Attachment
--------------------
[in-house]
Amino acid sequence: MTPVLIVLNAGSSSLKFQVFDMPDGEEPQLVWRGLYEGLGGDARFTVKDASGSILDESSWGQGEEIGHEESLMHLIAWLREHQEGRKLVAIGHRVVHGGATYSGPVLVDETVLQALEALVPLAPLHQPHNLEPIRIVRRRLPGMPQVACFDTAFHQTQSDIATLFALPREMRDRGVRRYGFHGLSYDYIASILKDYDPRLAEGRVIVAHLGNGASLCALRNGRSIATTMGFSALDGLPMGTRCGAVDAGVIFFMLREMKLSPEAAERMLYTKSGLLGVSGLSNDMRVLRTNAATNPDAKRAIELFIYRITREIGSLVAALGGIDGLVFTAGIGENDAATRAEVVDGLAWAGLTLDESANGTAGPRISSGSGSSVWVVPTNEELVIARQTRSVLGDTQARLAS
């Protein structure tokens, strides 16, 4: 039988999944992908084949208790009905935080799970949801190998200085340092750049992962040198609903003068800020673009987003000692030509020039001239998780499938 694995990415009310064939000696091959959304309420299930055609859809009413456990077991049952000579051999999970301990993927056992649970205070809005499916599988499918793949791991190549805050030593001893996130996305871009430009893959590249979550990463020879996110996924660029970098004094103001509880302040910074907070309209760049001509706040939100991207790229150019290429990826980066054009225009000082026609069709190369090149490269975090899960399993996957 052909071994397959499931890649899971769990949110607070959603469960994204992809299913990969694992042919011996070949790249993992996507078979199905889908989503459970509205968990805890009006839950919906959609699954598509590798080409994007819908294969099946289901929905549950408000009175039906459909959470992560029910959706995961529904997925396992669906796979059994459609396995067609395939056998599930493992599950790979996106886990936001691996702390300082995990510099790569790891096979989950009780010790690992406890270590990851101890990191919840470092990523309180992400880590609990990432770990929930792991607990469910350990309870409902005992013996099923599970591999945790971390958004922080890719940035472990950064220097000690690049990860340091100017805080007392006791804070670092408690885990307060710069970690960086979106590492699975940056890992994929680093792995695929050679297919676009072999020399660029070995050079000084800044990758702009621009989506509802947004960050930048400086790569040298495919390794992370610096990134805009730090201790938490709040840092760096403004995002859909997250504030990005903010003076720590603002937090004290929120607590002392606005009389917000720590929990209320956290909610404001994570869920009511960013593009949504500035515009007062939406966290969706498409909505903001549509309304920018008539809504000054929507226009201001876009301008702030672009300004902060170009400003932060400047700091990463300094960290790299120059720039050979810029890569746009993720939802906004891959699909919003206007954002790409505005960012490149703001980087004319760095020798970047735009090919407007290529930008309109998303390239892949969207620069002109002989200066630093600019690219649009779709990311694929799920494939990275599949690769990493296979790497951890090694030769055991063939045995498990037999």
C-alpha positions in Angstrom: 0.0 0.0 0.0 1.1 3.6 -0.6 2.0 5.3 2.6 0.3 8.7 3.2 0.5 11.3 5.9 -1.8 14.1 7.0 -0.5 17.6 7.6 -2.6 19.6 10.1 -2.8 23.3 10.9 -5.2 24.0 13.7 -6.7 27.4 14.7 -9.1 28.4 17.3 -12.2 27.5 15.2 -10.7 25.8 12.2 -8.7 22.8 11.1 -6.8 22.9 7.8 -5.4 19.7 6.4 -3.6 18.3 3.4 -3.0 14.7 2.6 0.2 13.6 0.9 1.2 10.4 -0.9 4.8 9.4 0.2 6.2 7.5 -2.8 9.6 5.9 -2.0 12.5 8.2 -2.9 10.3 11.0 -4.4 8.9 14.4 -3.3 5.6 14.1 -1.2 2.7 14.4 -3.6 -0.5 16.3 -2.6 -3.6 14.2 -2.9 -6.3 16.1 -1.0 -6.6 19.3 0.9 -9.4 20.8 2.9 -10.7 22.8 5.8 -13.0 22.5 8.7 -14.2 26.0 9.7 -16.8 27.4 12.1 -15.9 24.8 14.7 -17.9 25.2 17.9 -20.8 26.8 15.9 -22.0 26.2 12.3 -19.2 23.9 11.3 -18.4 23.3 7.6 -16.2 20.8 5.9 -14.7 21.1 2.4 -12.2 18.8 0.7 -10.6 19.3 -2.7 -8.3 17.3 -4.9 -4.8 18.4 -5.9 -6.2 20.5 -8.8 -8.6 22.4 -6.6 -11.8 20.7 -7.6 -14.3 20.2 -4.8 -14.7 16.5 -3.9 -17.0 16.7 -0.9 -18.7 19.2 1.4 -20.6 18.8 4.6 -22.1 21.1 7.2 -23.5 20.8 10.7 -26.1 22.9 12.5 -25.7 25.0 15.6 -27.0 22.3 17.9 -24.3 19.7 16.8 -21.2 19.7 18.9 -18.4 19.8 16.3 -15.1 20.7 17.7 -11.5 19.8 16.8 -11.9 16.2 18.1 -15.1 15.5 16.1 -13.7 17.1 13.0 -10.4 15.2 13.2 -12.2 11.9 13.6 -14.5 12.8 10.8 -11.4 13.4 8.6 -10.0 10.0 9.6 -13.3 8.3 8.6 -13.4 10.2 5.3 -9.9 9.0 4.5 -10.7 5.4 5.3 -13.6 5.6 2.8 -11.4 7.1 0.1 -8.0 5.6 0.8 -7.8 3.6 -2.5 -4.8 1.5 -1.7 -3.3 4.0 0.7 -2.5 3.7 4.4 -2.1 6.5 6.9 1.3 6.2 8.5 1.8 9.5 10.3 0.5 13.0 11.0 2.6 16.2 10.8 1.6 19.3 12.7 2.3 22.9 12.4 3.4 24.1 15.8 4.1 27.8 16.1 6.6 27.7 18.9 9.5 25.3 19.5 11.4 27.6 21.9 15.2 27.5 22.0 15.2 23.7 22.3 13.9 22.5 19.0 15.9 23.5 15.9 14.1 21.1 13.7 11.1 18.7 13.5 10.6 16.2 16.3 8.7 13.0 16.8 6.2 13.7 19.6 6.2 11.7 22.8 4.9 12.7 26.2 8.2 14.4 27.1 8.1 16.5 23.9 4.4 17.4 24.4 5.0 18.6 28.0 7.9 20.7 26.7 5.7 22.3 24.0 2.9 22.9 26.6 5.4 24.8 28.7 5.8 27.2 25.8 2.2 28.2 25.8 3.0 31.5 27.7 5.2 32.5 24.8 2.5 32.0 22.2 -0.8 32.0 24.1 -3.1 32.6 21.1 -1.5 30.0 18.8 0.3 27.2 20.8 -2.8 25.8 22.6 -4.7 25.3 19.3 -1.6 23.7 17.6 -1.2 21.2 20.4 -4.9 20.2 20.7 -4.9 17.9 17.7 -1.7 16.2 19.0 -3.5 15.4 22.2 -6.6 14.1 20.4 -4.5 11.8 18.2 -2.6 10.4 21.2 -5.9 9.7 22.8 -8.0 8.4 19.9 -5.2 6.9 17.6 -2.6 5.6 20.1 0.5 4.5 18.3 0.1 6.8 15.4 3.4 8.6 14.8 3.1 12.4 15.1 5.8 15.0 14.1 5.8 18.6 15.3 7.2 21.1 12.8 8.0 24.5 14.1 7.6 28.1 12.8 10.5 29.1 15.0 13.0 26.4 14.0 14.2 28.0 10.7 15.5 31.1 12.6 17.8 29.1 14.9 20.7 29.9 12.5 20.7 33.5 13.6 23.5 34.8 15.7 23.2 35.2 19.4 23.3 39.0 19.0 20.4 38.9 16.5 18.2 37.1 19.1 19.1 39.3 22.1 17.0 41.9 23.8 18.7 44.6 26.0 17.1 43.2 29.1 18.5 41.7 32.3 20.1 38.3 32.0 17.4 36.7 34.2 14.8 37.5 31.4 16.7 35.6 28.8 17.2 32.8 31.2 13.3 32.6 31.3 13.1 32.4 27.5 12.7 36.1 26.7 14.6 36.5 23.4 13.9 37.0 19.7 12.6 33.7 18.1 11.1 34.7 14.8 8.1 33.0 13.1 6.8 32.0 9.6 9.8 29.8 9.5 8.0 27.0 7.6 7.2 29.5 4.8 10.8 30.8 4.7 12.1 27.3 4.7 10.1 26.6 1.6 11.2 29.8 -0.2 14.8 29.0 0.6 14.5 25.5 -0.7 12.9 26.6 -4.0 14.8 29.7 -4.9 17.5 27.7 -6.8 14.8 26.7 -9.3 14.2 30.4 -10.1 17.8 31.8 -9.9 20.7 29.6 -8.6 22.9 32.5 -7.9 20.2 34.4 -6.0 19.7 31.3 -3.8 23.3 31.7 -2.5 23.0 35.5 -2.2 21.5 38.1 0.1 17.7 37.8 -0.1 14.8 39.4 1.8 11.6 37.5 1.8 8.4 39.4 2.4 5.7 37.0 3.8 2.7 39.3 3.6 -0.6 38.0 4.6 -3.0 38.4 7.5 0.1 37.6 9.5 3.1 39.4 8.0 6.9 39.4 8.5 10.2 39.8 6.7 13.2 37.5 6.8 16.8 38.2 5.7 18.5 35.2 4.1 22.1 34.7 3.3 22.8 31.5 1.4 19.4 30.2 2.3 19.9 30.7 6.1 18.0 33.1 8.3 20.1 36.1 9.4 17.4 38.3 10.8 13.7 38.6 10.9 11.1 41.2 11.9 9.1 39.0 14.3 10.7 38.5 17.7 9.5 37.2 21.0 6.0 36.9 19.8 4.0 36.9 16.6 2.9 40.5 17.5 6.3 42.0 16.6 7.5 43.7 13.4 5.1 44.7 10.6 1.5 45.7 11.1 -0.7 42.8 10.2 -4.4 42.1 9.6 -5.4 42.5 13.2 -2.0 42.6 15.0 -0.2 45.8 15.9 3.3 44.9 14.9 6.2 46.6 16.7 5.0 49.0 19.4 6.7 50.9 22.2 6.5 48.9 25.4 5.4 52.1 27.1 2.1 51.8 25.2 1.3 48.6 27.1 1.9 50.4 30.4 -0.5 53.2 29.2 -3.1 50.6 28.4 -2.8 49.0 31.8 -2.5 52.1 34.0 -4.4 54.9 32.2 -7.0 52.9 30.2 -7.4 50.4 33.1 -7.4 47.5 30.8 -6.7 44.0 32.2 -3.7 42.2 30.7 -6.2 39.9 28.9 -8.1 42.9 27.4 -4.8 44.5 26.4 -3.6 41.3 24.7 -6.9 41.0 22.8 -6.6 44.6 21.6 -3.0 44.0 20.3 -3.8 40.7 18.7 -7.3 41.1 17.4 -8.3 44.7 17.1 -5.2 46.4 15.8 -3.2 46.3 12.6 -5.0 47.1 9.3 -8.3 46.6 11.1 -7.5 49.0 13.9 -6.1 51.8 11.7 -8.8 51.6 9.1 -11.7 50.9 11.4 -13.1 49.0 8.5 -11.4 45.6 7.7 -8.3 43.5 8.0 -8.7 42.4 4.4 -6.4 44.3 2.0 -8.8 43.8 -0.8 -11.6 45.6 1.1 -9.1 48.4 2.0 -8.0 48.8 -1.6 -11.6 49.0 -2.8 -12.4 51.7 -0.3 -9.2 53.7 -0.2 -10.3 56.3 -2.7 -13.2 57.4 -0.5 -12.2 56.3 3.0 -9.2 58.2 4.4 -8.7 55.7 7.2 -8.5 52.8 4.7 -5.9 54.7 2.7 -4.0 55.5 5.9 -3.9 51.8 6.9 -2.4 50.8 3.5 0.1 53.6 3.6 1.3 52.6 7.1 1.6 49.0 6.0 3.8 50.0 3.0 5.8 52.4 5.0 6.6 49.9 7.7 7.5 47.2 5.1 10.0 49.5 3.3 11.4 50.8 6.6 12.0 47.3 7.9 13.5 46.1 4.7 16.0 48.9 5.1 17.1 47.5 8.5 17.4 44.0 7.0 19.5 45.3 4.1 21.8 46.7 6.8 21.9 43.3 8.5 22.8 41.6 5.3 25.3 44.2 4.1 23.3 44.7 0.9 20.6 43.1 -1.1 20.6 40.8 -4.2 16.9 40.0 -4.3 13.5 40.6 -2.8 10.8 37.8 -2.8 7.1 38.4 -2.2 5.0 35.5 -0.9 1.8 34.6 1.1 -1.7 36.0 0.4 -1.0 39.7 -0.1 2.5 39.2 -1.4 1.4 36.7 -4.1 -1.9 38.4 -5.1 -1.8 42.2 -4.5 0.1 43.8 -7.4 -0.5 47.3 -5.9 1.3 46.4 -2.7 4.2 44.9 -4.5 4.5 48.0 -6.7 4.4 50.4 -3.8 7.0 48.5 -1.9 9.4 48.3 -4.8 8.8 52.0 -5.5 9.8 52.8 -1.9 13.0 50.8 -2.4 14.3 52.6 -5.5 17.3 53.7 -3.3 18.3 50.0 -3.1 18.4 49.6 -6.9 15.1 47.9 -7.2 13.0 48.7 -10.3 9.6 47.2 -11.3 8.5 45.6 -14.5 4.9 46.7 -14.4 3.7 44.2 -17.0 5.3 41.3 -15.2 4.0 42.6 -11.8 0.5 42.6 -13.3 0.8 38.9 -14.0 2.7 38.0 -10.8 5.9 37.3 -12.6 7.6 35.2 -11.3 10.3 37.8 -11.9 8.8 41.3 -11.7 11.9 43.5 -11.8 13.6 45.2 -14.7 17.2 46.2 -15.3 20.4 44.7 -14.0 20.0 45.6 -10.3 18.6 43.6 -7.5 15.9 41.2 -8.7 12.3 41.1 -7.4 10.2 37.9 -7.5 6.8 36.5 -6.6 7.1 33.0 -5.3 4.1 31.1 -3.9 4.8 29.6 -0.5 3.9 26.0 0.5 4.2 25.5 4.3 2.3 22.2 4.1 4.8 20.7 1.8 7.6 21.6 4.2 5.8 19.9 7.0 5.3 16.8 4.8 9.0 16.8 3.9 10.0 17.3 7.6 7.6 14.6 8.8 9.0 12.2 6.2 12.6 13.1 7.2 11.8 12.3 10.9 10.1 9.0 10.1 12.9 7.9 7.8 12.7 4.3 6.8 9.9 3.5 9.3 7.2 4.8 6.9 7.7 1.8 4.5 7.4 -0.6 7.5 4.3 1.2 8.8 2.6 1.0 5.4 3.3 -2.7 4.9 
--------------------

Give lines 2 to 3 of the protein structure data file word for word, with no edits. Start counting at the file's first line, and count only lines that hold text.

Amino acid sequence: MTPVLIVLNAGSSSLKFQVFDMPDGEEPQLVWRGLYEGLGGDARFTVKDASGSILDESSWGQGEEIGHEESLMHLIAWLREHQEGRKLVAIGHRVVHGGATYSGPVLVDETVLQALEALVPLAPLHQPHNLEPIRIVRRRLPGMPQVACFDTAFHQTQSDIATLFALPREMRDRGVRRYGFHGLSYDYIASILKDYDPRLAEGRVIVAHLGNGASLCALRNGRSIATTMGFSALDGLPMGTRCGAVDAGVIFFMLREMKLSPEAAERMLYTKSGLLGVSGLSNDMRVLRTNAATNPDAKRAIELFIYRITREIGSLVAALGGIDGLVFTAGIGENDAATRAEVVDGLAWAGLTLDESANGTAGPRISSGSGSSVWVVPTNEELVIARQTRSVLGDTQARLAS
């Protein structure tokens, strides 16, 4: 039988999944992908084949208790009905935080799970949801190998200085340092750049992962040198609903003068800020673009987003000692030509020039001239998780499938 694995990415009310064939000696091959959304309420299930055609859809009413456990077991049952000579051999999970301990993927056992649970205070809005499916599988499918793949791991190549805050030593001893996130996305871009430009893959590249979550990463020879996110996924660029970098004094103001509880302040910074907070309209760049001509706040939100991207790229150019290429990826980066054009225009000082026609069709190369090149490269975090899960399993996957 052909071994397959499931890649899971769990949110607070959603469960994204992809299913990969694992042919011996070949790249993992996507078979199905889908989503459970509205968990805890009006839950919906959609699954598509590798080409994007819908294969099946289901929905549950408000009175039906459909959470992560029910959706995961529904997925396992669906796979059994459609396995067609395939056998599930493992599950790979996106886990936001691996702390300082995990510099790569790891096979989950009780010790690992406890270590990851101890990191919840470092990523309180992400880590609990990432770990929930792991607990469910350990309870409902005992013996099923599970591999945790971390958004922080890719940035472990950064220097000690690049990860340091100017805080007392006791804070670092408690885990307060710069970690960086979106590492699975940056890992994929680093792995695929050679297919676009072999020399660029070995050079000084800044990758702009621009989506509802947004960050930048400086790569040298495919390794992370610096990134805009730090201790938490709040840092760096403004995002859909997250504030990005903010003076720590603002937090004290929120607590002392606005009389917000720590929990209320956290909610404001994570869920009511960013593009949504500035515009007062939406966290969706498409909505903001549509309304920018008539809504000054929507226009201001876009301008702030672009300004902060170009400003932060400047700091990463300094960290790299120059720039050979810029890569746009993720939802906004891959699909919003206007954002790409505005960012490149703001980087004319760095020798970047735009090919407007290529930008309109998303390239892949969207620069002109002989200066630093600019690219649009779709990311694929799920494939990275599949690769990493296979790497951890090694030769055991063939045995498990037999």